December 03, 2015

03/12/2015: Are ATEX powder storage silos disasters waiting to happen?
by Mark Stevenson and Nigel Allen, Hycontrol  

First published in Milling and Grain, August 2015  

Level measurement specialists Hycontrol have long had a background in the control of flour, grain, starch and animal feed, and have been designing specialist silo protection systems for over 20 years. As such, they have extensive experience of the potential problems that exist on sites, especially those handling products such as flour, sugar, grains and starch. According to Hycontrol’s MD Nigel Allen, many ATEX-rated powder storage silos are disasters waiting to happen, putting lives at risk and posing serious threats to the environment.

“Our findings are worrying to say the least and the photos taken by our installation engineers speak for themselves,” says Mr Allen.

“Companies just don’t seem to understand the consequences of poorly maintained protection systems. It’s quite frightening that operators accept pressure blowouts via the pressure relief valve (PRV), erroneously thinking that ‘It’s ok - the PRV is doing its job’. This couldn’t be further from the truth - PRVs are there as a last resort.”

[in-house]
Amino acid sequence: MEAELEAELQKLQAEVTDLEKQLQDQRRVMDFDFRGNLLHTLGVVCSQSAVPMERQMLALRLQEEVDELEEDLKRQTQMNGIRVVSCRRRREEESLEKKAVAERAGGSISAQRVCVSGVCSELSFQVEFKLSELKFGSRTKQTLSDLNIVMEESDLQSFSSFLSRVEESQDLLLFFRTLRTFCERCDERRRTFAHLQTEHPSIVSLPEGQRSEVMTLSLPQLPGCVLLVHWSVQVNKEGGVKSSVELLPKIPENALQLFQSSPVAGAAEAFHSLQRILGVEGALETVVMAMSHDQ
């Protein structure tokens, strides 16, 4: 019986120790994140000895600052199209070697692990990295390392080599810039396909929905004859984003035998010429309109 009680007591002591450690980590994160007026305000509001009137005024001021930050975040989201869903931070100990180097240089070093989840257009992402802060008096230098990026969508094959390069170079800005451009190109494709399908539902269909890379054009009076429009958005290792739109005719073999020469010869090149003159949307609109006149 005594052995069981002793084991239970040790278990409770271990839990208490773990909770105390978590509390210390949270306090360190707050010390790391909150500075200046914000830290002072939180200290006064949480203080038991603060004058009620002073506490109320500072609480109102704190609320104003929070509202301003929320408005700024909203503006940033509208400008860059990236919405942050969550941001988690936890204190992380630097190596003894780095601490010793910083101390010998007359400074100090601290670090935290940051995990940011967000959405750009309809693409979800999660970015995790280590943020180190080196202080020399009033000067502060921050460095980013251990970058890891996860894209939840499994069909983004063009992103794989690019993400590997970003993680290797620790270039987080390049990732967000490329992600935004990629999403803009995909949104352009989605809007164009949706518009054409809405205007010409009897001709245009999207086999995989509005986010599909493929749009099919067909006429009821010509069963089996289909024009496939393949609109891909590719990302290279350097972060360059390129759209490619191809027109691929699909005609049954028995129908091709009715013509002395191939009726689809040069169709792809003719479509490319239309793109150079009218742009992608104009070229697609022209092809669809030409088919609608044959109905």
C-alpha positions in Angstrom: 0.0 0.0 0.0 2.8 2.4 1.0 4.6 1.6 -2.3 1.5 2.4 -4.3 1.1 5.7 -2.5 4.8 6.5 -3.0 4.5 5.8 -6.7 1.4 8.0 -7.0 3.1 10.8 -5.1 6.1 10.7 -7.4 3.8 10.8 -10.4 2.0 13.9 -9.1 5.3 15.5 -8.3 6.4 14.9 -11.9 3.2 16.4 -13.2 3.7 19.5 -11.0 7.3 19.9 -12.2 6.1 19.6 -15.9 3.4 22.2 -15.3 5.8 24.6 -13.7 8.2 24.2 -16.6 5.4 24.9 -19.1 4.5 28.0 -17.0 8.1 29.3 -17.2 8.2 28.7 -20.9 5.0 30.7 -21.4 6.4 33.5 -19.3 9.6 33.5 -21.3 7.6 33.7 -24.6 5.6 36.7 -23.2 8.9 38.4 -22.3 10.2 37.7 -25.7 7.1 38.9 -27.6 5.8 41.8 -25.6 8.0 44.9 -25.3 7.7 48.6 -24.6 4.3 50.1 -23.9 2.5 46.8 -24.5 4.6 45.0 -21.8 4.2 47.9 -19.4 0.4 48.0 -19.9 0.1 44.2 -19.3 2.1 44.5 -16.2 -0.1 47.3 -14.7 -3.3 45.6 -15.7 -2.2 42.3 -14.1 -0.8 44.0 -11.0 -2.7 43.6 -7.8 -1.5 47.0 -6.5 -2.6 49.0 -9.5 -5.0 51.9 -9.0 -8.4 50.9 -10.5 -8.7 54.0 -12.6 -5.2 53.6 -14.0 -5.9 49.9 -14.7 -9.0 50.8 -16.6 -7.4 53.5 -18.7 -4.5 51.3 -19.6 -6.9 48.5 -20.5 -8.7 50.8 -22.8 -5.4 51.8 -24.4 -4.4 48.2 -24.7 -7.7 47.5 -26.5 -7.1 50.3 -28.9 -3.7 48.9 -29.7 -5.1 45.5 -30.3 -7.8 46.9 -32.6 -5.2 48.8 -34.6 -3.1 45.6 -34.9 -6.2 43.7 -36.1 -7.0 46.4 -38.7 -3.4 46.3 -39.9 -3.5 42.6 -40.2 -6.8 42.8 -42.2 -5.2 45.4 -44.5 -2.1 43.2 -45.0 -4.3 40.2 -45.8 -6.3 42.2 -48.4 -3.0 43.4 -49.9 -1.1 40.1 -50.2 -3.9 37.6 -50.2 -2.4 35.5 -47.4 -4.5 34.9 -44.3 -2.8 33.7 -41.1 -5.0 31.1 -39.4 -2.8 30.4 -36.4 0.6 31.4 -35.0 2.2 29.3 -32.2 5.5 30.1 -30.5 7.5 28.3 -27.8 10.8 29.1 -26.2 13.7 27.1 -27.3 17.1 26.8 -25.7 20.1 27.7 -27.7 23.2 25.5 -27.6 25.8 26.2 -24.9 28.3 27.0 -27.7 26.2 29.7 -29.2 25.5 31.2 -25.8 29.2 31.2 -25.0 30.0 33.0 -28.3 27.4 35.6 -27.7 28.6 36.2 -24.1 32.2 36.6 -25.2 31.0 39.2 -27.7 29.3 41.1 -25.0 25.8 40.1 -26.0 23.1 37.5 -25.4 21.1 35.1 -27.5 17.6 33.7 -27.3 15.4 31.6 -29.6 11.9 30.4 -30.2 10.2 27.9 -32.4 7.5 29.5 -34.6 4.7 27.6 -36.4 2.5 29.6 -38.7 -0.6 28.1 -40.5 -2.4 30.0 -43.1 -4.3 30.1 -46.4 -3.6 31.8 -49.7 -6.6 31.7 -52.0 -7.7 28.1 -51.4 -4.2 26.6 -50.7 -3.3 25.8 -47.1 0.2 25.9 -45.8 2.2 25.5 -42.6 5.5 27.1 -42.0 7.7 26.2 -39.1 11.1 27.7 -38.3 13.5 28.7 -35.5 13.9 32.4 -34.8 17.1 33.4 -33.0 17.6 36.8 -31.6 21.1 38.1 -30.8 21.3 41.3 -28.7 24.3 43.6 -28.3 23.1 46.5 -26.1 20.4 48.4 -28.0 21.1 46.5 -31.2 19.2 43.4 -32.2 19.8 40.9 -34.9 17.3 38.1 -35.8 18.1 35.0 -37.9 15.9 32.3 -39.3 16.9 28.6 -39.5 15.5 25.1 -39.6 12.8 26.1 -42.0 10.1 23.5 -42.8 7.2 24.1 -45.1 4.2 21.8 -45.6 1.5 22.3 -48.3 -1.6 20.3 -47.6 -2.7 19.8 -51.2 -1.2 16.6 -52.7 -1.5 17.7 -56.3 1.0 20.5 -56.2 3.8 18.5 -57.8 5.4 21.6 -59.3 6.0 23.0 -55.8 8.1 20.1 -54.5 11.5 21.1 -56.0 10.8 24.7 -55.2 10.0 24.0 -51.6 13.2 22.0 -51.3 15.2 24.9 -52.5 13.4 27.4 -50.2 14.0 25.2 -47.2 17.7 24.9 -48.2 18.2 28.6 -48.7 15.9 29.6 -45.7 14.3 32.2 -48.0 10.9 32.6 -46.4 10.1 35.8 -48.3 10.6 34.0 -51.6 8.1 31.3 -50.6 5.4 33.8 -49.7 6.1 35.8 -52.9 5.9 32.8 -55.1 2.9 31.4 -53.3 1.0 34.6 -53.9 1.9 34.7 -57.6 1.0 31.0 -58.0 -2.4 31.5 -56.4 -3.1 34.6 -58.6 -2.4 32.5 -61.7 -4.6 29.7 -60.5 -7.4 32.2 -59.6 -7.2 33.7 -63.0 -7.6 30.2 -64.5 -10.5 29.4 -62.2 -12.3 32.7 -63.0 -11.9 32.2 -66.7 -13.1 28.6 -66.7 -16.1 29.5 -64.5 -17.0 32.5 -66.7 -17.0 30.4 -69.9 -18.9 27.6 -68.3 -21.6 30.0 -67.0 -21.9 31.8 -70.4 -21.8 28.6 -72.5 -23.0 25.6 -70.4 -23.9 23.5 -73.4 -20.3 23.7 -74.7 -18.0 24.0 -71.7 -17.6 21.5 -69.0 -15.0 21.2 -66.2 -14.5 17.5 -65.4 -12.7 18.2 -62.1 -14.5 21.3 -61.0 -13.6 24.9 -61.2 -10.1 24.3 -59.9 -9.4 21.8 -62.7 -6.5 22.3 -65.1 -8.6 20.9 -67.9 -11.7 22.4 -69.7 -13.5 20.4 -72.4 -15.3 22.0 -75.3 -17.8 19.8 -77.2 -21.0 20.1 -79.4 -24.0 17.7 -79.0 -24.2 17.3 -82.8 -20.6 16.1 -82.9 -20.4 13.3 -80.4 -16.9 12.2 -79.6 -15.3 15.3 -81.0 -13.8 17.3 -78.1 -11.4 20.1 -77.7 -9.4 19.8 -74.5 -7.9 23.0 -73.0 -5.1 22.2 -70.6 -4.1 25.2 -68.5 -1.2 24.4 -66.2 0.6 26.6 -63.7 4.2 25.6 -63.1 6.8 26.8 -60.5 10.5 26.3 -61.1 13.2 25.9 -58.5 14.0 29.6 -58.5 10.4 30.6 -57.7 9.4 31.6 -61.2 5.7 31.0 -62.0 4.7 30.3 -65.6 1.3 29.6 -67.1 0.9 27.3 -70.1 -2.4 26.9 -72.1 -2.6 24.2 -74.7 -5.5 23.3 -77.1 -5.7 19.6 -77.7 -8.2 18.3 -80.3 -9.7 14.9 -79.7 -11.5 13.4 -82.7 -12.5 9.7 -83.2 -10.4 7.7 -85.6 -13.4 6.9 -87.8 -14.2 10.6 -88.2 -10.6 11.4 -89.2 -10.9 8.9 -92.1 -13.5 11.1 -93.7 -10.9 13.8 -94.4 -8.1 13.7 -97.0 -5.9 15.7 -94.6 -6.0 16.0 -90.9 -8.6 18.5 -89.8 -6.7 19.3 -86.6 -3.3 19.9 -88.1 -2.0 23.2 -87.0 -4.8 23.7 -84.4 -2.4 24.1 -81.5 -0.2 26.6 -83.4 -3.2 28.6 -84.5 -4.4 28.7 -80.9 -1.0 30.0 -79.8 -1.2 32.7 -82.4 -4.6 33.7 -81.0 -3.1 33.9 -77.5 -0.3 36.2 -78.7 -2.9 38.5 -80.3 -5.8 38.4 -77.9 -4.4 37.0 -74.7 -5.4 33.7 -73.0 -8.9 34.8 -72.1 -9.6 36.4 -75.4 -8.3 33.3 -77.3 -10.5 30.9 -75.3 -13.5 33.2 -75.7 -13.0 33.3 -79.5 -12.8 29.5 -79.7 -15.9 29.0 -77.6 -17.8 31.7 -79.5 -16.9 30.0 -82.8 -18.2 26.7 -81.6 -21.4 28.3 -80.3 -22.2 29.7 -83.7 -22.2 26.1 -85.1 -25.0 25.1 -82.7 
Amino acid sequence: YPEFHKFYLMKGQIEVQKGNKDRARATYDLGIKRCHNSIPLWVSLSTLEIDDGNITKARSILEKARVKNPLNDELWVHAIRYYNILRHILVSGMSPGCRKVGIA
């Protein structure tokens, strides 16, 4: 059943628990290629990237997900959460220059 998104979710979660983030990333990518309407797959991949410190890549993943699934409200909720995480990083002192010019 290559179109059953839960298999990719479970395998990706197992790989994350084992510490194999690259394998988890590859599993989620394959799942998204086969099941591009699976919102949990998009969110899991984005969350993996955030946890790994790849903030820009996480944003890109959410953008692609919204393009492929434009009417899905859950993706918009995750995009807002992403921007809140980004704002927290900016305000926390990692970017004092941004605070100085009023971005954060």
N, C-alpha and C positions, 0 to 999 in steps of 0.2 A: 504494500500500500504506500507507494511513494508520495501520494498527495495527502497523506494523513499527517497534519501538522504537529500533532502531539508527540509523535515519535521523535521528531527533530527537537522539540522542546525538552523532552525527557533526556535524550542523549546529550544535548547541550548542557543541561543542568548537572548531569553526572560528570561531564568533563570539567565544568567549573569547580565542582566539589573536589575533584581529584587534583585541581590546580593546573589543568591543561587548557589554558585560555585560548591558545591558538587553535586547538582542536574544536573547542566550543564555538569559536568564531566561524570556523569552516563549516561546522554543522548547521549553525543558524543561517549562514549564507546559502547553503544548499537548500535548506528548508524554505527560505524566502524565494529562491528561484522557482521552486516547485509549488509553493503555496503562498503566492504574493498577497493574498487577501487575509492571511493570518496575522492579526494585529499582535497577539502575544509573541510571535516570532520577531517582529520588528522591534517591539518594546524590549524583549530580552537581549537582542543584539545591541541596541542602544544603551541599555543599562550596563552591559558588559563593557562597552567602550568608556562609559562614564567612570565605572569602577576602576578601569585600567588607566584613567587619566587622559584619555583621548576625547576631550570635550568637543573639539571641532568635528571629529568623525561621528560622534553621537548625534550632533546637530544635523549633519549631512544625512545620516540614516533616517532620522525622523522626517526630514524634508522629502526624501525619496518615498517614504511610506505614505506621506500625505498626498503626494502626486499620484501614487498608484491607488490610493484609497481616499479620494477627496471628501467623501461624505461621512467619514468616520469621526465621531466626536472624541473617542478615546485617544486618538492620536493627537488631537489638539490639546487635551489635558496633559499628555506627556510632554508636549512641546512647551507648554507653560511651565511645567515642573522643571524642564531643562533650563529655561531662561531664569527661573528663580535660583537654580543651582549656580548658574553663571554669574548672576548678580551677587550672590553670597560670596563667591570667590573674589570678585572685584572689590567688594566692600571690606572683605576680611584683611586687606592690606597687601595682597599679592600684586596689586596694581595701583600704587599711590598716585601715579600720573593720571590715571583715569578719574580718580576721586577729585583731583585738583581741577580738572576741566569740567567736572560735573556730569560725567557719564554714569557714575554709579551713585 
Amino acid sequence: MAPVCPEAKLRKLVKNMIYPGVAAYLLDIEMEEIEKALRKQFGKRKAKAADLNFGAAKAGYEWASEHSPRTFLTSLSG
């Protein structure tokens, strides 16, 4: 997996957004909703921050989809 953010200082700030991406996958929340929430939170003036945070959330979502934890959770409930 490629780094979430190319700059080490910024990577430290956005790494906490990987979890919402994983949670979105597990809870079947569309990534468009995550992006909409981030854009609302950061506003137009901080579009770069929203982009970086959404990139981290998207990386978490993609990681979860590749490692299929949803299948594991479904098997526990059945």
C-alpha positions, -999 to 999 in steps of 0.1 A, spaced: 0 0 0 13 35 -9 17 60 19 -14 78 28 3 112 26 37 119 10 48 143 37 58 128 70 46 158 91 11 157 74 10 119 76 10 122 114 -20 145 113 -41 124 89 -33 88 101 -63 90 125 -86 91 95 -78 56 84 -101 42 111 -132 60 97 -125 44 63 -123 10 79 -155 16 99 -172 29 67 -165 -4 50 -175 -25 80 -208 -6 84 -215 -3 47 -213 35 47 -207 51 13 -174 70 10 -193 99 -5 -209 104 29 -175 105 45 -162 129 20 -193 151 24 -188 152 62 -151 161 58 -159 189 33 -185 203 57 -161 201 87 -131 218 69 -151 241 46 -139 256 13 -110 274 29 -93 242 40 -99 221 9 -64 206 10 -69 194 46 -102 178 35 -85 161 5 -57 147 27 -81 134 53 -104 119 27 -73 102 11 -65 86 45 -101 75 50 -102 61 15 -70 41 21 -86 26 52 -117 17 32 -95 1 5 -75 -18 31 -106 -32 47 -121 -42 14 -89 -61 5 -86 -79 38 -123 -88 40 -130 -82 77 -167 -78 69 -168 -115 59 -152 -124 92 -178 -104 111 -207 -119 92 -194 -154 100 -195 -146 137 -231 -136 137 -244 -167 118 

“If the silo protection system is working correctly and is fitted with an automatic shut-off feature to prevent over-filling, the PRV should never be used. If a PRV blows then there’s an inherent problem with the system or the filling protocol and corrective action must be taken.”

“Material in and around a PRV is a tell-tale sign that there’s something wrong and a catastrophic blow-out is waiting to happen,” he continues.

“The material blown out from the silos will almost certainly solidify over time and this will, at best, prevent the PRV from working correctly and, at worst, completely clog it up. Unfortunately many maintenance engineers just don’t realise the potential dangers that lurk beneath. They often think that simply cleaning off the material on and around the PRV is good enough. They don’t realise that if the PRV doesn’t lift next time an ‘event’ occurs the over-pressure could easily rupture the silo or eject the filter housing from the top. On an ATEX-rated silo the over-pressure could be sufficient to simulate an explosion and open the protective blast panels, resulting in costly loss of product and silo contents being left open to the elements.”

With regard to filter housings, Hycontrol engineers have witnessed another worrying practice at a number of sites where companies fit chains to prevent the housing being blown off the top of the silo, almost accepting blowouts as being inevitable.    

Read the full article in in Milling and Grain HERE.  

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